How These Deafening Shrimp Evolved Their Own Deadly Sonic Weapon

There are some shrimp species equipped with truly remarkable weaponry. The pistol shrimp’s massive claw closes with a powerful snap—louder than a gunshot, at 210 decibels—temporarily creating an air bubble with so much energy that it pops with an underwater shock wave and a flash of light and heat temporarily hotter than 9,000 degrees Fahrenheit. The shrimp use this impressive weapon to stun and kill prey.


How did such a tiny species evolve a claw that can create this so-called cavitation bubble? What machinery is required? An international team of researchers dug deep into the claw’s evolutionary history, and found the key is in the claw’s joints.

The issue with studying the evolution of this feature is that “either a claw closes fast enough to create a cavitation bubble or it does not,” according to the paper published last week in Current Biology. That means they researchers had to figure out how evolution’s slow changing of the claw’s appearance suddenly allowed the shrimp to create the bubble.

Through observation and 3D modeling, the scientists were able to construct the different phases of snapping claw evolution. It began with “pivot joints,” the simplest hinges that simply open and close the claws. Other shrimp soon evolved slip joints, where the moving part of the claw can both pivot and slide back and forth at its joint. Snapping shrimp have these kinds of joints on their non-snapping claw.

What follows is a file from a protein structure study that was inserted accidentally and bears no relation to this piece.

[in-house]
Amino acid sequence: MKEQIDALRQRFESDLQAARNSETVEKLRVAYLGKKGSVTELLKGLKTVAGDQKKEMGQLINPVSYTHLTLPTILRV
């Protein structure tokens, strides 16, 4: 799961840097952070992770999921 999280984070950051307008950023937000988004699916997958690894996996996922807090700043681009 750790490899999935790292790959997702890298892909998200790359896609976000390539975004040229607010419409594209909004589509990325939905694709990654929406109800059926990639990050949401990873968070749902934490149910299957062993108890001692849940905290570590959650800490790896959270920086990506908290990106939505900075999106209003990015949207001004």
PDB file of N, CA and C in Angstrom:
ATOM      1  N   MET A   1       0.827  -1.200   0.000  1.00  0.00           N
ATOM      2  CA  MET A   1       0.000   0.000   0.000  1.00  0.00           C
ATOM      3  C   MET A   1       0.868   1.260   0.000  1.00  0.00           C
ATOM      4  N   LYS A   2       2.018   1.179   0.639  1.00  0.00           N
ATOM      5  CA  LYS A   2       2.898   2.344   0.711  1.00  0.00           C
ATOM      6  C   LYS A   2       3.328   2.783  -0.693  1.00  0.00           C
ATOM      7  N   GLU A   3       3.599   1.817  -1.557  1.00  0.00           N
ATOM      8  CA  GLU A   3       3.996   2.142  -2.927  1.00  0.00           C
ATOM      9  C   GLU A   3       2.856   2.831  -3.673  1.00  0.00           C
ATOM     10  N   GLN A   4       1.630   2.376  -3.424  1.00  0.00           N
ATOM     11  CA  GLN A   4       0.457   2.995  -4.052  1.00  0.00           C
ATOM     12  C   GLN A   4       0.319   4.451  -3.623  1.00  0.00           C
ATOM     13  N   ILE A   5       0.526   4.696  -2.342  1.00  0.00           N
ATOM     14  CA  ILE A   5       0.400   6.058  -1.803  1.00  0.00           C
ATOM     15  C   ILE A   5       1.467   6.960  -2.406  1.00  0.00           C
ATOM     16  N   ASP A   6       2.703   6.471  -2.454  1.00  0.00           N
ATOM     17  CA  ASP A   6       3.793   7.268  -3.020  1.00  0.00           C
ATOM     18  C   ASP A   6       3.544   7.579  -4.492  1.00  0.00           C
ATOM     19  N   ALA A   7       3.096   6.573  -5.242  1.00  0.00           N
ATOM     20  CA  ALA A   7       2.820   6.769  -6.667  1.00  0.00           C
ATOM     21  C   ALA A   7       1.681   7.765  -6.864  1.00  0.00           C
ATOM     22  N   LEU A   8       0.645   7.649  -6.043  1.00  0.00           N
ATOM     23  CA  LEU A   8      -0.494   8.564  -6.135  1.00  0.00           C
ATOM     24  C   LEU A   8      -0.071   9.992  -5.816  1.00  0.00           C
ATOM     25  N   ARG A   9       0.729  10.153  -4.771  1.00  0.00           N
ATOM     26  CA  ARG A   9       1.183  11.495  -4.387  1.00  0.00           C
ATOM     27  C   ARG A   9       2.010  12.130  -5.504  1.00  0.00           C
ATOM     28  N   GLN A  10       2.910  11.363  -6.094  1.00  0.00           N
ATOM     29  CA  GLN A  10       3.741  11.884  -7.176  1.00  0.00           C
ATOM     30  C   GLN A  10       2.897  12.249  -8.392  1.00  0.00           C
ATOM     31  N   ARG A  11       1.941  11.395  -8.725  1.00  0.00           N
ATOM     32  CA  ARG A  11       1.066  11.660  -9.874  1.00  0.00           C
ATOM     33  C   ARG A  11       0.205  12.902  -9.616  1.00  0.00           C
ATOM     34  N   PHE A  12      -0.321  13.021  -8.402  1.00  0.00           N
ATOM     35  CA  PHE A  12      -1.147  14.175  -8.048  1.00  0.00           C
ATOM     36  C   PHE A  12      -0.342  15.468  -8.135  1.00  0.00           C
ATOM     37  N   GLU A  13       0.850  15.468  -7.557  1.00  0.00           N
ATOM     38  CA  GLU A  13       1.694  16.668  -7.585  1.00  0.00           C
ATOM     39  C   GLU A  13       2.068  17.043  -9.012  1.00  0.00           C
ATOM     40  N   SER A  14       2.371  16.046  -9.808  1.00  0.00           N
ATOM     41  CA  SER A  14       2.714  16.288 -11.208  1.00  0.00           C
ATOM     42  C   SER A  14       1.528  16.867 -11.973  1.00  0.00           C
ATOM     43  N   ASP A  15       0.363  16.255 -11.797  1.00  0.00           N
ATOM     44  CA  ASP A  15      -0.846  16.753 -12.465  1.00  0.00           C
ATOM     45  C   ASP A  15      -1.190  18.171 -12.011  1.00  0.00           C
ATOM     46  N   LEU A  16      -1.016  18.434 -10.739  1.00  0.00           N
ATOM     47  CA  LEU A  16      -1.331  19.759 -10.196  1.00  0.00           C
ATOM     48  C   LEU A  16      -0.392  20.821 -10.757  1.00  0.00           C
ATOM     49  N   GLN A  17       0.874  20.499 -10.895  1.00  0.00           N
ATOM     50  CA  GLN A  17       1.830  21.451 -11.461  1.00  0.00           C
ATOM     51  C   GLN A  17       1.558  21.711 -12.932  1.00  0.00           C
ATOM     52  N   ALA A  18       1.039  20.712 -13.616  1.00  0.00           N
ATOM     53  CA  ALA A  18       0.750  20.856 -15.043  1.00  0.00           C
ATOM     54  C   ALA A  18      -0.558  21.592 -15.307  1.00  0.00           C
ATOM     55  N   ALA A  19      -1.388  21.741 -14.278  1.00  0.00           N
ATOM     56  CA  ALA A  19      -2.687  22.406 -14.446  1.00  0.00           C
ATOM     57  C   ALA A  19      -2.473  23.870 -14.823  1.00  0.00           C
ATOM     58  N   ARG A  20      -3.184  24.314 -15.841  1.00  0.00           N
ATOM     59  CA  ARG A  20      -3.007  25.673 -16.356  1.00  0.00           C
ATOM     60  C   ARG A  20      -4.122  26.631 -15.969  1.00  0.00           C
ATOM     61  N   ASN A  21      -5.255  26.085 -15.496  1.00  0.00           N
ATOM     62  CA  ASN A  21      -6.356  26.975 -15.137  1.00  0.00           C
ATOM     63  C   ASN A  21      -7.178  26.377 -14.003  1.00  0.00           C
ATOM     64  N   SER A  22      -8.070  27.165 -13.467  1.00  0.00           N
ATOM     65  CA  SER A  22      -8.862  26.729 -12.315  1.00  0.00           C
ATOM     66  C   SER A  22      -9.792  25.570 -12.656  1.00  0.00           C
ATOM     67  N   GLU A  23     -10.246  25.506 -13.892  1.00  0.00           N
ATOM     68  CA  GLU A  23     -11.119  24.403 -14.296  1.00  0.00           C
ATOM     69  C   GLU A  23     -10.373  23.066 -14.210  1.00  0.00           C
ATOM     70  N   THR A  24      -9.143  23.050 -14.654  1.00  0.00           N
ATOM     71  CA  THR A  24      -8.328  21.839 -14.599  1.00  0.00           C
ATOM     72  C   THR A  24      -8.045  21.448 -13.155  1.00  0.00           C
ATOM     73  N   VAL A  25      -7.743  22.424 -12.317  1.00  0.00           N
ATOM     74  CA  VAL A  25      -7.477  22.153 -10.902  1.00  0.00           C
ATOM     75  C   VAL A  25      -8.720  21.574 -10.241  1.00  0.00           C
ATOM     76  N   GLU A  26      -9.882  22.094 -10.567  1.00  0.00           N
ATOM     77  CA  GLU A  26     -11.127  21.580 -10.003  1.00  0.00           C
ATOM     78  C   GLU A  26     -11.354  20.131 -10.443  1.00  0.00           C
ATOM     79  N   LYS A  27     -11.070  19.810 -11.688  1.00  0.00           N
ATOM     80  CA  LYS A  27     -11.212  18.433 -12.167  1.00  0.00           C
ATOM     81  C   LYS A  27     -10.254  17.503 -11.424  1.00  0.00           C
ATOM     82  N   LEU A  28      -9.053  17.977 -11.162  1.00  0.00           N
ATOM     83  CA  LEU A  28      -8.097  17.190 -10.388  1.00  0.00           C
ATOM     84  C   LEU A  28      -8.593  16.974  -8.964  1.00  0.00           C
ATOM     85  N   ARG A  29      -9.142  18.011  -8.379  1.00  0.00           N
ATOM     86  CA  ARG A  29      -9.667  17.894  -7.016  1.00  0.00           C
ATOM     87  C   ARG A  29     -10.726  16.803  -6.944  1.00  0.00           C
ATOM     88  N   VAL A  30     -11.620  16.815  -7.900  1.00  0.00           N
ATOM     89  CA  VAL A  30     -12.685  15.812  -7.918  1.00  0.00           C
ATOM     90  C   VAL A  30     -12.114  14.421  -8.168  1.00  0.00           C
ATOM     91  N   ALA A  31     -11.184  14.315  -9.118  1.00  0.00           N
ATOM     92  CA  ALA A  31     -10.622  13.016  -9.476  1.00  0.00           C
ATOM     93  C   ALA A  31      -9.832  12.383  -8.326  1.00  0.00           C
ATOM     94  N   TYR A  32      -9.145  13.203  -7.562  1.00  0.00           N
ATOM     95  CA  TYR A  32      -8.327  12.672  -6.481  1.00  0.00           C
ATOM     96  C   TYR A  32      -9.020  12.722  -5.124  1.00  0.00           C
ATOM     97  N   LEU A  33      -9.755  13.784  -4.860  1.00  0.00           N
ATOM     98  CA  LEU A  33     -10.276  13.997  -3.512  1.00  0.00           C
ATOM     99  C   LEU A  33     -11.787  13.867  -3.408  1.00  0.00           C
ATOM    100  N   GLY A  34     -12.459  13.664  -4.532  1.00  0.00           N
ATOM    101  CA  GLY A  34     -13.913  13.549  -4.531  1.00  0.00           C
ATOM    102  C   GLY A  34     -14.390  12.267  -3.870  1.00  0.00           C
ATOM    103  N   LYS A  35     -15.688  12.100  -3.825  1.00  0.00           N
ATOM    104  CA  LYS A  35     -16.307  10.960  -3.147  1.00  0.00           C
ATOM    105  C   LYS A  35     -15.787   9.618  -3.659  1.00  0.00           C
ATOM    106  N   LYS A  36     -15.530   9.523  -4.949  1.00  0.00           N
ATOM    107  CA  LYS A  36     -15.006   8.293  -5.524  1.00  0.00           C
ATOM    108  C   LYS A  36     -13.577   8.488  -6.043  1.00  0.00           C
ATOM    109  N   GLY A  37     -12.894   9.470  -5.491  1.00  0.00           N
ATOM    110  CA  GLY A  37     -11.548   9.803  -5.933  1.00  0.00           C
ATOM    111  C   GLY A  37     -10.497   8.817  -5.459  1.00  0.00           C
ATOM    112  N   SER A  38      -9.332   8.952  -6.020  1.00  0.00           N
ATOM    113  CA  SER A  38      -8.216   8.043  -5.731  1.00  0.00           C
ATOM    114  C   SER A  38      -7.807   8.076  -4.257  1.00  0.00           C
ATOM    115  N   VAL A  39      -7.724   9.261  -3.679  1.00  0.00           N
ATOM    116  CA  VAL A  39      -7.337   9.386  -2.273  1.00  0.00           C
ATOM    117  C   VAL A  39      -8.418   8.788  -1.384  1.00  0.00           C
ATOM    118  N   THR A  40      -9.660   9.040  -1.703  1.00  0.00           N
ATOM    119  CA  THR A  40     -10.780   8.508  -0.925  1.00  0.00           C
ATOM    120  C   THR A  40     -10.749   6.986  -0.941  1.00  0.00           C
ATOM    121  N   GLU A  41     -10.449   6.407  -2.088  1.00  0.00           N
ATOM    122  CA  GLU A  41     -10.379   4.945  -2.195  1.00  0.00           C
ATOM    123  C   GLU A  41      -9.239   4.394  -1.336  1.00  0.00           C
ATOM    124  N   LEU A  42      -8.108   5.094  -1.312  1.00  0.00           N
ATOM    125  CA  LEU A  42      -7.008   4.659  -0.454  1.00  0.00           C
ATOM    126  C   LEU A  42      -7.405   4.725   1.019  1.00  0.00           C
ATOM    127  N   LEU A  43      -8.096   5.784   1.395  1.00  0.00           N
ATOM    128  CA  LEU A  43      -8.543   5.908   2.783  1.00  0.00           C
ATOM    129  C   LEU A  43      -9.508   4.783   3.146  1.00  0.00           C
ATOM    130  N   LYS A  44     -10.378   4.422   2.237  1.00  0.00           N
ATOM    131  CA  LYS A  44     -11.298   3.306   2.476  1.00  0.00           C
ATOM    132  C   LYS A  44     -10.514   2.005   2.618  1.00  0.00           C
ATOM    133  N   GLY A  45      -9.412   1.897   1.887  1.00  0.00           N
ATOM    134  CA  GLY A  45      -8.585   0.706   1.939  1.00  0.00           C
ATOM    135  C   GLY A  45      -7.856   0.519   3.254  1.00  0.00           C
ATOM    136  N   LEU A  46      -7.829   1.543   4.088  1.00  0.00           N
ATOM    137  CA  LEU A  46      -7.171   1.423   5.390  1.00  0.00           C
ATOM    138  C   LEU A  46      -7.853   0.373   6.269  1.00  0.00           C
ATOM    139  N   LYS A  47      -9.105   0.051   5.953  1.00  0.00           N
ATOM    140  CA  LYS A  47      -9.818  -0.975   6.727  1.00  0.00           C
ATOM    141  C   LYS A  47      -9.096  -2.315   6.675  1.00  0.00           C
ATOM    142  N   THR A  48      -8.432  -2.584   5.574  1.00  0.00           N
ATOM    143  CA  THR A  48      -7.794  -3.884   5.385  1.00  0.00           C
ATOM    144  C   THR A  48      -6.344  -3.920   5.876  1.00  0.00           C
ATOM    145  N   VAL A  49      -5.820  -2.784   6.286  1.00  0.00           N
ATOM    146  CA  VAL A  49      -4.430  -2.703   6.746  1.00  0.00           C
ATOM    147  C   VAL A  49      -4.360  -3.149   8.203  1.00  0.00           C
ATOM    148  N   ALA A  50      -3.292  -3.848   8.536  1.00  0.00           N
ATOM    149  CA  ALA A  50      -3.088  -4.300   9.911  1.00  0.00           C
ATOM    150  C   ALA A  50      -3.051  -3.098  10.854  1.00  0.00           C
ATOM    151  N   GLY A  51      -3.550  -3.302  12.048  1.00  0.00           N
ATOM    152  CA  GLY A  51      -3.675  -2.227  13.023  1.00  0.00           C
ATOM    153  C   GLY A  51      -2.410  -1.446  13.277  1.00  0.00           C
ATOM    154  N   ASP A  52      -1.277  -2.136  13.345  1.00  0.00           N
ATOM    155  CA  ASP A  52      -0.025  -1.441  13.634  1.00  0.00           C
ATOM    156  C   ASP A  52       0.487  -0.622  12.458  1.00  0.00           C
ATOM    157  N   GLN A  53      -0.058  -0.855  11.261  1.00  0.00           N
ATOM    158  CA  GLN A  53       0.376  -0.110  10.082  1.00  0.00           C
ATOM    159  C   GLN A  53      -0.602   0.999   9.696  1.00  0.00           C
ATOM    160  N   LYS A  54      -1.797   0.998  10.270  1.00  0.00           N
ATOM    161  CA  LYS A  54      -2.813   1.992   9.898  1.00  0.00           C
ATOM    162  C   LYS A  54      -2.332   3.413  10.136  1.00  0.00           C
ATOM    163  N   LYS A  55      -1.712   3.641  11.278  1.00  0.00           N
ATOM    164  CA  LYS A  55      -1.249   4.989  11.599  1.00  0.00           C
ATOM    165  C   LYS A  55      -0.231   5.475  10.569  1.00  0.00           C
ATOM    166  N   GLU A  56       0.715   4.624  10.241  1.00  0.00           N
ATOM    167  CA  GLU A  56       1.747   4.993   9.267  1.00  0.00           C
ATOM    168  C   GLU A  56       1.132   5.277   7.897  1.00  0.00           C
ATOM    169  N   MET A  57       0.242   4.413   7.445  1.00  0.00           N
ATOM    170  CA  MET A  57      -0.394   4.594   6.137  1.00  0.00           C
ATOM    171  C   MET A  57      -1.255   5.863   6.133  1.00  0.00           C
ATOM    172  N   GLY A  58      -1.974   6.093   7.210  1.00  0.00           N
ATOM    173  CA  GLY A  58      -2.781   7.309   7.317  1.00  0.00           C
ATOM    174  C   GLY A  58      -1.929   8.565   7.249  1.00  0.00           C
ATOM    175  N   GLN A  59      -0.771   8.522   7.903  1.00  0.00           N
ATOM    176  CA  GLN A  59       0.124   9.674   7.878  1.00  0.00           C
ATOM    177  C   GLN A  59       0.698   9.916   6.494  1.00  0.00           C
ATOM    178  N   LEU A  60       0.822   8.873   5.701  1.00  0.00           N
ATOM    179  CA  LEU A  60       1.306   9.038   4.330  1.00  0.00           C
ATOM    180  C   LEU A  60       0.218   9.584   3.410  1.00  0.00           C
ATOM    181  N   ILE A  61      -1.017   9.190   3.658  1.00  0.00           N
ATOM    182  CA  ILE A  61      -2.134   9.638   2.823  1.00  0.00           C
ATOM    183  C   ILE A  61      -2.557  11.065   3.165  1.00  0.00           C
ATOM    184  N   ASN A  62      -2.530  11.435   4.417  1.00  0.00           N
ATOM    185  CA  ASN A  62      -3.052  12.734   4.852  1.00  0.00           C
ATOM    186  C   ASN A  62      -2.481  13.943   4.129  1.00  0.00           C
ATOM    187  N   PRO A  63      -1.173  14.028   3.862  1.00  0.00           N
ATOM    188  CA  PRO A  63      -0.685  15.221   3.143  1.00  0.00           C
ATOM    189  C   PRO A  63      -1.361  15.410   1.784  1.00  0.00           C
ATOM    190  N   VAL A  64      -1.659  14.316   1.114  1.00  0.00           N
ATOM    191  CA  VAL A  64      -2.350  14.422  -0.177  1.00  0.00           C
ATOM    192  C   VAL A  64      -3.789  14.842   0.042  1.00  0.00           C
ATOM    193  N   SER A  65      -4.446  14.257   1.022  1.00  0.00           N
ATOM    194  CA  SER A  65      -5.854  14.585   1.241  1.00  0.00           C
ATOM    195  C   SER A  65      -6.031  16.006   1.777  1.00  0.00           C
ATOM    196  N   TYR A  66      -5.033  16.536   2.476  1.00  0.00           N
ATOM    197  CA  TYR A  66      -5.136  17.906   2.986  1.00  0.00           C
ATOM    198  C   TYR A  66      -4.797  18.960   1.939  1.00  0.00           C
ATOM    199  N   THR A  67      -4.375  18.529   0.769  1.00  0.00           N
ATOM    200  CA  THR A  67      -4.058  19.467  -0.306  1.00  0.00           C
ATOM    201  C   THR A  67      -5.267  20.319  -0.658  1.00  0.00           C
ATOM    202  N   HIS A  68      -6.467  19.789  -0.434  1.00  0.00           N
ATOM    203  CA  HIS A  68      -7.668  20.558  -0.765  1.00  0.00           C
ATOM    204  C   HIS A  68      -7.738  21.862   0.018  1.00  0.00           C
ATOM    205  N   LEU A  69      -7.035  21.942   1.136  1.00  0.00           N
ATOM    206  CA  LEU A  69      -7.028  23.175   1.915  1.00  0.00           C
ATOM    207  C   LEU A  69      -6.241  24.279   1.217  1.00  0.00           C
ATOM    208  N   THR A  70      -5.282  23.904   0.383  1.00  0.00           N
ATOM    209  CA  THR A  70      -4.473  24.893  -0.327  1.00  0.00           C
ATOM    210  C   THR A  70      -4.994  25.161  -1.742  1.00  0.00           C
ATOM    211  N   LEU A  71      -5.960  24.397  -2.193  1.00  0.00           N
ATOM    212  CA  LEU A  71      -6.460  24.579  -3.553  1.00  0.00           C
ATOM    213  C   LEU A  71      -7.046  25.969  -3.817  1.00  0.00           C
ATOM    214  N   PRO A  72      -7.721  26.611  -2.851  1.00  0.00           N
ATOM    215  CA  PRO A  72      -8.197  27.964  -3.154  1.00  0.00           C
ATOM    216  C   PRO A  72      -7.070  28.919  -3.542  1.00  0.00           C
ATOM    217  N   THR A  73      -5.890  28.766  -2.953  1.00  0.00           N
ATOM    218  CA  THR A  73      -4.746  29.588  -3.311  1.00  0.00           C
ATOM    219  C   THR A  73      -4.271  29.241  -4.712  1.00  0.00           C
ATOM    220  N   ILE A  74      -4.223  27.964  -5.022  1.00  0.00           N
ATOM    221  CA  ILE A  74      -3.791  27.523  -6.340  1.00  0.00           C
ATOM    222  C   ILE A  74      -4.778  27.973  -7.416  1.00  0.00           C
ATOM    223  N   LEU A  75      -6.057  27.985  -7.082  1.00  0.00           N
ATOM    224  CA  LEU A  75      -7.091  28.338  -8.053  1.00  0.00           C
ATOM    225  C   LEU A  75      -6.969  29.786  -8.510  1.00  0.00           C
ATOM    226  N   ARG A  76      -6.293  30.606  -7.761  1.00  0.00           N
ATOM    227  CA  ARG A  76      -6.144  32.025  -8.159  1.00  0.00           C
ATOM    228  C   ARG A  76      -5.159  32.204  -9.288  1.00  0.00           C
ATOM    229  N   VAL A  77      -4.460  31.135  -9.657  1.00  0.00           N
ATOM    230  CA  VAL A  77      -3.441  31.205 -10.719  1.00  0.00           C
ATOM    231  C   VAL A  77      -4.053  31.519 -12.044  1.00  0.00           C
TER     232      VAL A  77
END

Illustration for article titled How These Deafening Shrimp Evolved Their Own Deadly Sonic Weapon

Eventually, some species of shrimp were able to latch these slip joints open and store energy in them before releasing them with a snap. Refinement led to snapping that could create cavitation bubbles. The fastest snappers lost the slip joint altogether and snapped with a cocking pivot joint. This occurred separately in two shrimp families.

But the researchers point out that the boundaries between these joints weren’t disjointed—slow, continuous evolutionary changes occurred that brought each increasingly complex claw its new function. And while work like this might requires lots of inference or some assumptions, the scientists think their methods could help how other new, strange functions occurred in other animals. How did geckos get their sticky pads, for example? Why can some termites spray ant repellent?


Evolution can lead to some really strange new animal functions. But it’s clear that these functions must come from some incremental evolutionary changes.

[Current Biology]


Former Gizmodo physics writer and founder of Birdmodo, now a science communicator specializing in quantum computing and birds


A Lantern of Hope

Sheesh...with prawns like these, who needs anemones?